The anti-refugee post on Facebook by a 29-year-old Berlin woman last spring seemed little different from many of the hate-filled rants that pop up on social media sites.
“Let’s get rid of the filth,” she wrote. Then, referring to a series of arson fires that have destroyed refugee housing under construction across Germany, she continued: “many more refugee centers will burn, hopefully with the doors boarded up.”
But there was a difference between her words and many others that appear online: She was a German, posting in Germany. And while social media globally might assume a more American character of erring on the side of free speech over censorship, Germany does not share this view when it comes to hate speech.
The woman was charged with violating Germany’s hate speech law, convicted and sentenced to five years of probation. She’s not the only poster to have run afoul of the law: A 25-year-old man from the small town of Passau in Bavaria was fined 7,500 euro (about $8,500) for a Facebook post offering to deliver “a gas canister and hand grenade, for free,” to a group of asylum seekers. A 34-year-old Berlin man was fined 4,800 euro (about $5,500) for posting: “I’m in favor of reopening the gas chambers and putting the whole brood inside.”
Now, with the swelling number of refugees prompting still more such posts, German prosecutors are considering going after Facebook itself for acting as a home for posts that advocate racial hatred and violate laws against neo-Nazi speech.
German prosecutors are investigating possible charges against three Facebook managers, prompted by a complaint that they failed to act against racist comments about Europe’s refugee crisis.
The complaint came from German attorney Chan-jo Jun, of Wuerzburg. In it, he claimed to have flagged more than 60 Facebook entries that would violate German hate-speech laws. In an interview in Die Welt newspaper, he noted that the posts he flagged – some even featuring Nazi insignia and people posing while giving a Nazi salute – are strictly forbidden by German law.
But, he said, Facebook responded to his complaints by saying the content didn’t violate Facebook’s community standards, and the posts were not removed. He made copies of the posts and sent them to Facebook’s German managers by registered mail.
“We need to put an end to the arrogance with which some companies try to translate their system of values to Europe,” he said.
In the complaint he filed, he noted, “Facebook Germany encourages the dissemination of offensive, punishable content through its actions in Germany.”
Germans have complained for years about what they see as warped morality on Facebook and other U.S.-based social media sites, where nudity is strictly controlled but posters are allowed to spout hate-filled screeds that Germany outlawed after the Nazi reign of Adolf Hitler.
German Justice Minister Heiko Maas recently announced that Germany would establish “a task force to combat hate speech on social media platforms, notably Facebook, and a number of social networks, including Facebook, are to take part.”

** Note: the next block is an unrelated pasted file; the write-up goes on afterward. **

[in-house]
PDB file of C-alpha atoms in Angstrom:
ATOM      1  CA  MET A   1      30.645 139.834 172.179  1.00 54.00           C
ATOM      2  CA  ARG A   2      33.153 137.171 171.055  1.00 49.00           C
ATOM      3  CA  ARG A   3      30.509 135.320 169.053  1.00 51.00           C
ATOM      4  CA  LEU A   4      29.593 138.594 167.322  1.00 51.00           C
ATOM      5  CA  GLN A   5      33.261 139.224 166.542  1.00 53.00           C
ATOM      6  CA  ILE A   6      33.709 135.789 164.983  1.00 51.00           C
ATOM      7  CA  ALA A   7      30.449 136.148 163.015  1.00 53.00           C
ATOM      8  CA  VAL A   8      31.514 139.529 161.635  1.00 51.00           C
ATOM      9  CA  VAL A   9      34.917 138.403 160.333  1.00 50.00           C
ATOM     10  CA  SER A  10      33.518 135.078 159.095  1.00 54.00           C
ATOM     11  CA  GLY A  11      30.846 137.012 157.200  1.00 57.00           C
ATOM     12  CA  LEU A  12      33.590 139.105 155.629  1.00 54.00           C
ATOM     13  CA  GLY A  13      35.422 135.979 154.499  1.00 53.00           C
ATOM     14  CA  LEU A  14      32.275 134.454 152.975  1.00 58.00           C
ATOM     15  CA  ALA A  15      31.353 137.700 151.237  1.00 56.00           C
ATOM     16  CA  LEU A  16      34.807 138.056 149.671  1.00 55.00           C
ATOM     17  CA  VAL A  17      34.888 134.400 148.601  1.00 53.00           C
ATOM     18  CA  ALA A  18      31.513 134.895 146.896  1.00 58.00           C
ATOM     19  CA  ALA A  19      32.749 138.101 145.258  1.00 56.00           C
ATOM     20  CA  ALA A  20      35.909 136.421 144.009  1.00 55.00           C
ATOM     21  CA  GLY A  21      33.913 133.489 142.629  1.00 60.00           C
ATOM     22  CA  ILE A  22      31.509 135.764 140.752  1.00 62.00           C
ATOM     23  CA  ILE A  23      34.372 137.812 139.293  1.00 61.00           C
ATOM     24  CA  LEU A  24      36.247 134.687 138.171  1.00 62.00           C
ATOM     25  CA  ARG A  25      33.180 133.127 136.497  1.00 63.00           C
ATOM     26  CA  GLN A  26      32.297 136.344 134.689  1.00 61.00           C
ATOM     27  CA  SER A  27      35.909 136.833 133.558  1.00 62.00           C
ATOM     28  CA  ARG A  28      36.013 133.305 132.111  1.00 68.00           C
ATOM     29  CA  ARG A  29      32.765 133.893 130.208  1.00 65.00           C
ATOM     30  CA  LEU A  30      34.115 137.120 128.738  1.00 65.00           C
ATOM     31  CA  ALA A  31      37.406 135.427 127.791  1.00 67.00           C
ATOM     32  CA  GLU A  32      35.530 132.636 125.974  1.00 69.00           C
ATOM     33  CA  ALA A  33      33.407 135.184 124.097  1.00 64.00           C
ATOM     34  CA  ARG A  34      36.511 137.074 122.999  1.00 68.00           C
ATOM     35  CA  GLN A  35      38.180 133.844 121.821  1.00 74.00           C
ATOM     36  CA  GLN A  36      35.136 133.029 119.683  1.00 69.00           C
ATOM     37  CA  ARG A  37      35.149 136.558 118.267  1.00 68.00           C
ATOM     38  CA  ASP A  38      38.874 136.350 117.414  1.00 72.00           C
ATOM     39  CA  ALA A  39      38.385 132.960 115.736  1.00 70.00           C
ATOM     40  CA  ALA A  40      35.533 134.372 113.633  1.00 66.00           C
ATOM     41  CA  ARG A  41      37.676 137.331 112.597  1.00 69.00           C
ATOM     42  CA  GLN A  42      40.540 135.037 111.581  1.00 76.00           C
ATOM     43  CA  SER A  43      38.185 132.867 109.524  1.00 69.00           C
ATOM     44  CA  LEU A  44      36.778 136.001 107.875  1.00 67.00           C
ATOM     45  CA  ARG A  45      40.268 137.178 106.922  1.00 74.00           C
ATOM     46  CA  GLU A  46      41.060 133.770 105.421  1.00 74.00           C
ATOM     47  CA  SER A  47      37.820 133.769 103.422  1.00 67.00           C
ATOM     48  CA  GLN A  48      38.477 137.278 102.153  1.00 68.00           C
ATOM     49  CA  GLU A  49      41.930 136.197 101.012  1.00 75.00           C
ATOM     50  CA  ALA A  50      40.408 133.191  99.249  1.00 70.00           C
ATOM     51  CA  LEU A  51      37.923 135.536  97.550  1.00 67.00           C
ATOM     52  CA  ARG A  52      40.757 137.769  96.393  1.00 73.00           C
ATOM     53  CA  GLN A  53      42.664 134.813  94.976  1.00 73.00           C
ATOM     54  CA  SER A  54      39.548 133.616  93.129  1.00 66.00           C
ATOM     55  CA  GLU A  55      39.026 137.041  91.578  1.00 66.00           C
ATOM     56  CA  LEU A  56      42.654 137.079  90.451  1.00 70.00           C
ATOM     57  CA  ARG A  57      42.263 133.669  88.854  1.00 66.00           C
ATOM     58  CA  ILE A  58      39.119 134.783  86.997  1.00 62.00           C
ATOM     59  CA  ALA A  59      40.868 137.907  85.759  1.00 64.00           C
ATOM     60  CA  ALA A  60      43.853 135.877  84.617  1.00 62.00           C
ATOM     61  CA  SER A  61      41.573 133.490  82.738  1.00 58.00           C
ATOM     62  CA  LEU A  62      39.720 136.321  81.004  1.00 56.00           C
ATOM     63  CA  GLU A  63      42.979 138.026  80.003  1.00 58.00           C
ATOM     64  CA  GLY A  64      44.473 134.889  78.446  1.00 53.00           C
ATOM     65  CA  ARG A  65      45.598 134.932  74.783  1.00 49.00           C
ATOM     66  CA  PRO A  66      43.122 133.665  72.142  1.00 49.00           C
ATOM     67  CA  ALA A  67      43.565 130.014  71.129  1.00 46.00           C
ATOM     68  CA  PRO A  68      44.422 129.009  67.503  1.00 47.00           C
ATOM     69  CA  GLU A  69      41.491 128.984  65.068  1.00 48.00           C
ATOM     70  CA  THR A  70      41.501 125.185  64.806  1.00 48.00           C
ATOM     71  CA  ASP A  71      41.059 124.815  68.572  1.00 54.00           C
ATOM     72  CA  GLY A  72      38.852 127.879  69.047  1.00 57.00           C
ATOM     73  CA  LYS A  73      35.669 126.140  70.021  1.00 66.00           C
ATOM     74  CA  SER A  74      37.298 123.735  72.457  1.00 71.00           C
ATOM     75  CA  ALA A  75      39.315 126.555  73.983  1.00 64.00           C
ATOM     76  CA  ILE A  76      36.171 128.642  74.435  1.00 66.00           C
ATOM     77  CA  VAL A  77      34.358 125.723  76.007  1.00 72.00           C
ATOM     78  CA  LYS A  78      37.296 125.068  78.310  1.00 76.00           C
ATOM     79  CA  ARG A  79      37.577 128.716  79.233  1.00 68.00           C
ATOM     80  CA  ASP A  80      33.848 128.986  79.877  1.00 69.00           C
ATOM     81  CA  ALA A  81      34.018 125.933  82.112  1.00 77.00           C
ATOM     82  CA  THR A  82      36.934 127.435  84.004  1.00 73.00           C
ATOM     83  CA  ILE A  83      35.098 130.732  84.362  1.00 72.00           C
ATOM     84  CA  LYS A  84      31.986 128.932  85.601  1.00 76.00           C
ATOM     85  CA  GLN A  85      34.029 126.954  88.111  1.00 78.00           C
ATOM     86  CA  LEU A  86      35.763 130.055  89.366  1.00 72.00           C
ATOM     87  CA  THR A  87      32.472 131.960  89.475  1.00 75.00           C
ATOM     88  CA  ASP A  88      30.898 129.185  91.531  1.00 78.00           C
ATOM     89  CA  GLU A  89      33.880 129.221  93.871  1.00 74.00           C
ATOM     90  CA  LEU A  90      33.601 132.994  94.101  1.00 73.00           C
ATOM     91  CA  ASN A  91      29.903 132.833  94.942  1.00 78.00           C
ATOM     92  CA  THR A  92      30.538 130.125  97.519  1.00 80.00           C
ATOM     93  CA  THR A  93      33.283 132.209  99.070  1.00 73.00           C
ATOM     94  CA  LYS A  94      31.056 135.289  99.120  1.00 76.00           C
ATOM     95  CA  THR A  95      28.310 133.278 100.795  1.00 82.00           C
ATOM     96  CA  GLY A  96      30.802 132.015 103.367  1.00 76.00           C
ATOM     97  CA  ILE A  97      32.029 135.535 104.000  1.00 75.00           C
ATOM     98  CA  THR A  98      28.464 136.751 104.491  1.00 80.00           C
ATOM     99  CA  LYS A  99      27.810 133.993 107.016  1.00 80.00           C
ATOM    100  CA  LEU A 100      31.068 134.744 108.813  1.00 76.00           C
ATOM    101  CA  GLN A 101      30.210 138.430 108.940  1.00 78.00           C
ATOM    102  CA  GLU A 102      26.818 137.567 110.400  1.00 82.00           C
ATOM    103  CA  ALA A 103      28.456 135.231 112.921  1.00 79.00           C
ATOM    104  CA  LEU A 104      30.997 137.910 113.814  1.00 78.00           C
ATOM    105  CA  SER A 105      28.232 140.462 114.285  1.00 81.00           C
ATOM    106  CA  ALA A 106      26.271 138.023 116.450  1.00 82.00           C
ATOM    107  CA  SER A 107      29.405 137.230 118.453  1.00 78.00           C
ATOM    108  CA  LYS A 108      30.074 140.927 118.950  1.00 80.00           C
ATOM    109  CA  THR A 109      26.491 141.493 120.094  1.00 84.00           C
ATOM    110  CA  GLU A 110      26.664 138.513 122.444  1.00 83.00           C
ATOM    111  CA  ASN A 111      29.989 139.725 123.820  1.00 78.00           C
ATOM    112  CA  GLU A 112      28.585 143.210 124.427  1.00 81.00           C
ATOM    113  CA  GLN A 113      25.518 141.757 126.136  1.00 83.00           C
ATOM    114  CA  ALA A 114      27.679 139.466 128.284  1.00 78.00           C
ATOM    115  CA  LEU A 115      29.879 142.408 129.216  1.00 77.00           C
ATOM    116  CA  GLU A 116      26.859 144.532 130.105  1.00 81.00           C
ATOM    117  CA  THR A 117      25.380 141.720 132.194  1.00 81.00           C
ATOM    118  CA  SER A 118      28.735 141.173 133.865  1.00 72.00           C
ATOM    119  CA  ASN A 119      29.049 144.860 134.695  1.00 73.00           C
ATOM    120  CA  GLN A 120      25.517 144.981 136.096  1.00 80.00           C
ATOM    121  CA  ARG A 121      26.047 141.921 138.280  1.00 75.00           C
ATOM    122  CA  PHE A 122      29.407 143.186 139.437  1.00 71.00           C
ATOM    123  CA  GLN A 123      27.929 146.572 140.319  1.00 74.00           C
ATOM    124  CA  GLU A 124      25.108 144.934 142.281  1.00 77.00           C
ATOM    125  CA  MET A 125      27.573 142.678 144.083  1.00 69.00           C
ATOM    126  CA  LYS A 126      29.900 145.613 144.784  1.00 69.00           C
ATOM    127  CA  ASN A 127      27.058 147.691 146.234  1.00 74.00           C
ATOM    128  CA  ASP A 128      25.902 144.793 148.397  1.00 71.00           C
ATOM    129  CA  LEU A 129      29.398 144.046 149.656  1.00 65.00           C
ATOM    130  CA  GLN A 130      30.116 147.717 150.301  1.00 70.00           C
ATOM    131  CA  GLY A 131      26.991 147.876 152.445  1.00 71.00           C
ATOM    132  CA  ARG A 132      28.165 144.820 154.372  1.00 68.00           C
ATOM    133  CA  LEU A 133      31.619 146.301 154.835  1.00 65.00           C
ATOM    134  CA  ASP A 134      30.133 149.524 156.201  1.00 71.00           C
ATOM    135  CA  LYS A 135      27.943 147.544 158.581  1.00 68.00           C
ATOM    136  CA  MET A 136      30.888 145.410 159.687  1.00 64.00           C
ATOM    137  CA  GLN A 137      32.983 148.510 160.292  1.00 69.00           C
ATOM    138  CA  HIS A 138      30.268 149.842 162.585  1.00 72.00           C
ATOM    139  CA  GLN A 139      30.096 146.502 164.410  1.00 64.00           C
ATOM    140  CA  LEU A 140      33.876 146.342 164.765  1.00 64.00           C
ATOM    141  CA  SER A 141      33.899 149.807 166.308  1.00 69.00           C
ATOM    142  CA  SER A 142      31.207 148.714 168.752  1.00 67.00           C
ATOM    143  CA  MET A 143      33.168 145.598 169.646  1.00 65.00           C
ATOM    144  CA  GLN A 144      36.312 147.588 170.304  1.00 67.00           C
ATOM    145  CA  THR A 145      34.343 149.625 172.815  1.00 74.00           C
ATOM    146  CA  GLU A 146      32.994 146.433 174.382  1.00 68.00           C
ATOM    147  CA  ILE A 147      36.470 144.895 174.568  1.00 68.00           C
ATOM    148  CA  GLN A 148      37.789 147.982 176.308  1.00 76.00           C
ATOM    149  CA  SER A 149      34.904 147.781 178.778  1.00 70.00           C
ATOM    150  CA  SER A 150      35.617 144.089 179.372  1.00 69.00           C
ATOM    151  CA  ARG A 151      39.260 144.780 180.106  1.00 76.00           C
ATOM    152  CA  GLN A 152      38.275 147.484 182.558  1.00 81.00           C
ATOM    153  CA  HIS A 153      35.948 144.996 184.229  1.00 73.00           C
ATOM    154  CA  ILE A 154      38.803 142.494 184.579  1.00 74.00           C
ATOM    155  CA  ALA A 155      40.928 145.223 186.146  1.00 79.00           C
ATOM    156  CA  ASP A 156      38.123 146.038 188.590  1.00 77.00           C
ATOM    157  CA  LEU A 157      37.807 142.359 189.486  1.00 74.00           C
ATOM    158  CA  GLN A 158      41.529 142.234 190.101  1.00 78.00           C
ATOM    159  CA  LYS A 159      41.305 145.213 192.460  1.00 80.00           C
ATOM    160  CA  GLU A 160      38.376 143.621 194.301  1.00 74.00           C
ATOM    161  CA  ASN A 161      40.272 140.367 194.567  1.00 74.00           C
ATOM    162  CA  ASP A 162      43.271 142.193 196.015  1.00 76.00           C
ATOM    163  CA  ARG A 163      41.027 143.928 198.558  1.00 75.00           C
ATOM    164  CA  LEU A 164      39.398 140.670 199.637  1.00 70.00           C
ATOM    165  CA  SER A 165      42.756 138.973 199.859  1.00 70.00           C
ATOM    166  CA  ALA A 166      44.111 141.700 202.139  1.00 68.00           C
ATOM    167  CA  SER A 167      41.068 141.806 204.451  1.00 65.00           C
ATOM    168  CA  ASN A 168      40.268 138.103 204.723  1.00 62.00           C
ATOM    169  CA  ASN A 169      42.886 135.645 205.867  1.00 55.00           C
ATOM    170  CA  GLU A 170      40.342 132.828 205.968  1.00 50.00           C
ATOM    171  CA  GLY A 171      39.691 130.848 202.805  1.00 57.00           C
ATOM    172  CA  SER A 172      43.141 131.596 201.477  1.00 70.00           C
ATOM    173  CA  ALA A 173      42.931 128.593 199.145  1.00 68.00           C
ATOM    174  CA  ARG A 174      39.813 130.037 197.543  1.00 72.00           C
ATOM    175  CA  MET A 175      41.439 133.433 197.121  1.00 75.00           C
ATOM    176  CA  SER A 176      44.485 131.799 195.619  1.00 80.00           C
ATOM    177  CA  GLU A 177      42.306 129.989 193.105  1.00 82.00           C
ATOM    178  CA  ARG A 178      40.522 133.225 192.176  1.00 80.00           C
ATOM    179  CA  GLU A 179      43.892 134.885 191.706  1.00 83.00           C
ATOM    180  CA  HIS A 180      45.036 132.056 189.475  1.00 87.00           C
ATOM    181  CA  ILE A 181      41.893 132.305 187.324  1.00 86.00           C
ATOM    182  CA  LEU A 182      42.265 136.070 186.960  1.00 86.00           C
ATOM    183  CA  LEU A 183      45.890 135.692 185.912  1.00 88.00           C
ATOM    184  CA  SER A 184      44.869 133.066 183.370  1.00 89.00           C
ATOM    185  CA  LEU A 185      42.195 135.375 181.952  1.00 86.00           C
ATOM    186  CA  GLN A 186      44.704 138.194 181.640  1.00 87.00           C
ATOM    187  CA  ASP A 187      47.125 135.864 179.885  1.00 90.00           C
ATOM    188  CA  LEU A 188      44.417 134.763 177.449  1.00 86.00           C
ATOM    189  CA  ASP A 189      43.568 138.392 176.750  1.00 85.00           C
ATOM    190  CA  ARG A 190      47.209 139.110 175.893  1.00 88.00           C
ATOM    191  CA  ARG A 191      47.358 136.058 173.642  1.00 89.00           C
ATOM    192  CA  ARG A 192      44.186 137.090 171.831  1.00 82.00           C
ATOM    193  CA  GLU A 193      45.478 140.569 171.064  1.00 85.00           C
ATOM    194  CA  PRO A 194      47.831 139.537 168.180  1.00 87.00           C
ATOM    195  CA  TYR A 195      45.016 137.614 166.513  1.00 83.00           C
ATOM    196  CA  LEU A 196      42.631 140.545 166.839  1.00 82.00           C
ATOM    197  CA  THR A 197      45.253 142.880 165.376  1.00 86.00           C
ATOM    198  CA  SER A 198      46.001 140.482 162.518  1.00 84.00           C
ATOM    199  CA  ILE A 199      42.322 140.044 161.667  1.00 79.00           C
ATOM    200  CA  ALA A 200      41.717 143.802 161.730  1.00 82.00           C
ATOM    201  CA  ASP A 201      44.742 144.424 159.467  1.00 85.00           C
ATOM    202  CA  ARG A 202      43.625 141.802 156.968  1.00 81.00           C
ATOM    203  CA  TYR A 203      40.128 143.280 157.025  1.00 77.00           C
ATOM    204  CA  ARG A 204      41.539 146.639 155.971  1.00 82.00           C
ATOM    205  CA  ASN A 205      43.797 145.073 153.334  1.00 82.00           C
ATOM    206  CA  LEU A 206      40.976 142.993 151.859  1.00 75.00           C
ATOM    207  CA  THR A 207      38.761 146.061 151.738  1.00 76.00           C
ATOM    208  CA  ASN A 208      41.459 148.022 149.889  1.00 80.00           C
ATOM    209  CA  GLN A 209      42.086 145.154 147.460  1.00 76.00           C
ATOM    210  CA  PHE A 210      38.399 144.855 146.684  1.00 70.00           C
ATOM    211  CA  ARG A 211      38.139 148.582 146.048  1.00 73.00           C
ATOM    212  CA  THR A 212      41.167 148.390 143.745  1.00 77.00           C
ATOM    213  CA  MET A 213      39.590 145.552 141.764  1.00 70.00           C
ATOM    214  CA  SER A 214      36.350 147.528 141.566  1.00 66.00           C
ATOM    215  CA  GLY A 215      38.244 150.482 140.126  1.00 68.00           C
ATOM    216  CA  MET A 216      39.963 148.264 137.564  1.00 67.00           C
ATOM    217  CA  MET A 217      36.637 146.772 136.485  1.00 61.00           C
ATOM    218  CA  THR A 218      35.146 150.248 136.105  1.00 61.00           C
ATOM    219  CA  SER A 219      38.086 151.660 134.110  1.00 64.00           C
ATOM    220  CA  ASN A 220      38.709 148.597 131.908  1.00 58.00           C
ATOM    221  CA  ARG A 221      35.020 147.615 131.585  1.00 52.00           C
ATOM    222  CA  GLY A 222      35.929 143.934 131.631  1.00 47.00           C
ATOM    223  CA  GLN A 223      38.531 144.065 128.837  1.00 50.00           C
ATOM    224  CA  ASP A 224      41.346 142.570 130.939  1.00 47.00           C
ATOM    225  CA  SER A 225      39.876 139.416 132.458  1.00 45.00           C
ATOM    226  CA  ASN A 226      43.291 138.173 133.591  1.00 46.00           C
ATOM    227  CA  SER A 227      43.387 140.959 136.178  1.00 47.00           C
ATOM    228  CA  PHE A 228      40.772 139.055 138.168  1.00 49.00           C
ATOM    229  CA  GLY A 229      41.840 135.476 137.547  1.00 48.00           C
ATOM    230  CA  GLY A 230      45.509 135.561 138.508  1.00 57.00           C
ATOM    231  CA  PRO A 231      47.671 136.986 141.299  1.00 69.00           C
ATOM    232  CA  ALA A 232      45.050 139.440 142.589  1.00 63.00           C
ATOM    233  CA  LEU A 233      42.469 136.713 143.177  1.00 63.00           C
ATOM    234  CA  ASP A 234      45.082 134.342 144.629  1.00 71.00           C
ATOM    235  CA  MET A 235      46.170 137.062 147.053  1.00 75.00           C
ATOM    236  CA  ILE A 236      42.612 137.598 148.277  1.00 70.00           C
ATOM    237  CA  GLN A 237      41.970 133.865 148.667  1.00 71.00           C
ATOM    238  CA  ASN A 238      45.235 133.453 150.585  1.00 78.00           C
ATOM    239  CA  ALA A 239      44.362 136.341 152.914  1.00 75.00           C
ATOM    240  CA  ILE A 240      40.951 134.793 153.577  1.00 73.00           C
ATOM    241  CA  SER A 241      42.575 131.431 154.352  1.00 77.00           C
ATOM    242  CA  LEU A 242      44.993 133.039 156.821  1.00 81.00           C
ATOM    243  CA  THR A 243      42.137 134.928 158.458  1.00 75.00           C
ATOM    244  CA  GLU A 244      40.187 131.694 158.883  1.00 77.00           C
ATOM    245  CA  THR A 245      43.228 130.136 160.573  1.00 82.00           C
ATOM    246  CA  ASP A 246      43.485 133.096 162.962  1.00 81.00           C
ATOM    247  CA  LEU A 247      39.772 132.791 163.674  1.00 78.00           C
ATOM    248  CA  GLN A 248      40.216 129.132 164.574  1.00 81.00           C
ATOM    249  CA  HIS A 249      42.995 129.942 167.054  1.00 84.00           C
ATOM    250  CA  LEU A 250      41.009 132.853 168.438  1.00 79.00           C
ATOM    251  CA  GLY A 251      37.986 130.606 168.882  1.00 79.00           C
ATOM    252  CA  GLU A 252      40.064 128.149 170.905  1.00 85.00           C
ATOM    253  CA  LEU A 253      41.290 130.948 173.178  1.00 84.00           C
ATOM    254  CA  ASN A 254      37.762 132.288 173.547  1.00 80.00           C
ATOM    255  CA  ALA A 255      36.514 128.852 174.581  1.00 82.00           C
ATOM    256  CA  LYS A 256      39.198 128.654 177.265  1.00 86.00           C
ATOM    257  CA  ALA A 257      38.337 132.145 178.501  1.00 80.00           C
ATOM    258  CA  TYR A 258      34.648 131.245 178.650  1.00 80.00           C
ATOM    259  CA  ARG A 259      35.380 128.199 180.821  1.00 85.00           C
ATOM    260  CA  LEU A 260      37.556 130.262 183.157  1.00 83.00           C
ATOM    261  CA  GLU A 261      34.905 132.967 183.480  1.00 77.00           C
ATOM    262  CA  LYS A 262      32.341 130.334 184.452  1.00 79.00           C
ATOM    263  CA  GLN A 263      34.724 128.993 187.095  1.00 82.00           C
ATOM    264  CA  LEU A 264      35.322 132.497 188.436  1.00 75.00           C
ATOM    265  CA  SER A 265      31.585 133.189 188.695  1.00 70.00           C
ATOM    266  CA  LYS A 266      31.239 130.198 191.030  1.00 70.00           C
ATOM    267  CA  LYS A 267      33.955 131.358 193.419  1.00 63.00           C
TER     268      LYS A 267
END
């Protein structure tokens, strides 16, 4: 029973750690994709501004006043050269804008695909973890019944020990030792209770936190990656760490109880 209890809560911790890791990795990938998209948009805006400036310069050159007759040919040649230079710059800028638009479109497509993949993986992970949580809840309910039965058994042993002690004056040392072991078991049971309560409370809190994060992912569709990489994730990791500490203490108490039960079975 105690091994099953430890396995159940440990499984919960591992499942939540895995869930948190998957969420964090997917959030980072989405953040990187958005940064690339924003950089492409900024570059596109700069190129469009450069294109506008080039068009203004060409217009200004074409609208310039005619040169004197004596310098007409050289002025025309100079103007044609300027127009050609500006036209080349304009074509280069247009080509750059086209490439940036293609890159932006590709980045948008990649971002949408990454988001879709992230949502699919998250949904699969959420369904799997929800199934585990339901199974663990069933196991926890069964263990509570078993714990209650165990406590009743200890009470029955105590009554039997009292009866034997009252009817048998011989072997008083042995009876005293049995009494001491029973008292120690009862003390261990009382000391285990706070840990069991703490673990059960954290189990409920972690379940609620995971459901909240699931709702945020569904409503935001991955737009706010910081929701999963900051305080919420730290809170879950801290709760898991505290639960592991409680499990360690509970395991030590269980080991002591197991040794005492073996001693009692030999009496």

“Racist, inciting statements are inconsistent with our system of values and cannot be justified under any imaginable aspect,” he said. “One thing is clear: If Facebook gets complaints about racist and xenophobic messages that violate criminal laws, then the company must react and delete such posts quickly and reliably. . . . There must be as little space in social media for racism and xenophobia as there is on the street.”
Facebook has agreed to take part in and partially fund the task force, but for many it’s showing too little concern about a matter Germans take seriously.
Facebook has announced measures to counter hate speech. However, in the past it has also noted that the site “allowed discussions on the network to be conducted using robust diction.” Overall, German officials claim they have received word from Facebook that it prefers a policy of “discuss, not delete,” in many cases.
German news stories have quoted German Facebook policy manager Eva-Maria Kirschsieper as defending her company’s policies by noting that Facebook reaches a billion users far beyond Germany’s borders.
“It is a constant challenge to balance the interests of this diverse community and we are constantly working to adjust our policies and procedures to be even more effective and sensitive to the concerns of local communities,” she said.
Konstantin von Notz, a member of the Green party who is considered the group’s top expert on the Internet, questioned whether Facebook is following its own anti-hate speech guidelines. He noted that members of his party have been attacked on Facebook and have filed criminal charges. “Some of what is being posted not only goes against German law but also against Facebook’s own terms of business,” he said.
This week, the German tabloid Bild ran a two-page spread of nothing but hateful Facebook comments, complete with user names and profile photos. The comments were directed at the large number of refugees seeking asylum in Germany, and those who support them.
“Green Fascist pig, hang them all,” said one post directed at Claudia Roth, a pro-refugee Green politician. Another was more general: “A bullet for every Muslim and their supporters.” “Muslims are worse than cockroaches. We don’t want Islam in Germany and Austria,” read another. Another poster, identified as Silvio Bettin, asked, “Aren’t we all a little Nazi?”
Matthew Schofield: @mattschodcnews